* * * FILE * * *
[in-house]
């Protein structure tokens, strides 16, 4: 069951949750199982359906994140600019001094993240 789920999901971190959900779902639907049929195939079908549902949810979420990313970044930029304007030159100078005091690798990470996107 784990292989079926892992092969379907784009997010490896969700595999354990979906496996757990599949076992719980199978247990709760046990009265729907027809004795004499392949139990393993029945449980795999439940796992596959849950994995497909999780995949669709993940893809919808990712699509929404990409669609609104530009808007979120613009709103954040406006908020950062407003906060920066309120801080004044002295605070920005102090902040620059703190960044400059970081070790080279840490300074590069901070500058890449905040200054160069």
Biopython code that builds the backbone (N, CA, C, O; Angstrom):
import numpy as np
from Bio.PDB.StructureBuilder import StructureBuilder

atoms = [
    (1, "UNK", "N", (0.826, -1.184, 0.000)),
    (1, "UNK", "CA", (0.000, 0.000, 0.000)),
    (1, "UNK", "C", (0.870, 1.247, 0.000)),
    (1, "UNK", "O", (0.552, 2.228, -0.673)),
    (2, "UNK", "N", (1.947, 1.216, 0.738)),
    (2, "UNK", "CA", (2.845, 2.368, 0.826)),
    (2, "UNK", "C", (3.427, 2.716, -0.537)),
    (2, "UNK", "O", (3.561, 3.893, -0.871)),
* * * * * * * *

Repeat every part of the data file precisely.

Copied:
[in-house]
């Protein structure tokens, strides 16, 4: 069951949750199982359906994140600019001094993240 789920999901971190959900779902639907049929195939079908549902949810979420990313970044930029304007030159100078005091690798990470996107 784990292989079926892992092969379907784009997010490896969700595999354990979906496996757990599949076992719980199978247990709760046990009265729907027809004795004499392949139990393993029945449980795999439940796992596959849950994995497909999780995949669709993940893809919808990712699509929404990409669609609104530009808007979120613009709103954040406006908020950062407003906060920066309120801080004044002295605070920005102090902040620059703190960044400059970081070790080279840490300074590069901070500058890449905040200054160069």
Biopython code that builds the backbone (N, CA, C, O; Angstrom):
import numpy as np
from Bio.PDB.StructureBuilder import StructureBuilder

atoms = [
    (1, "UNK", "N", (0.826, -1.184, 0.000)),
    (1, "UNK", "CA", (0.000, 0.000, 0.000)),
    (1, "UNK", "C", (0.870, 1.247, 0.000)),
    (1, "UNK", "O", (0.552, 2.228, -0.673)),
    (2, "UNK", "N", (1.947, 1.216, 0.738)),
    (2, "UNK", "CA", (2.845, 2.368, 0.826)),
    (2, "UNK", "C", (3.427, 2.716, -0.537)),
    (2, "UNK", "O", (3.561, 3.893, -0.871)),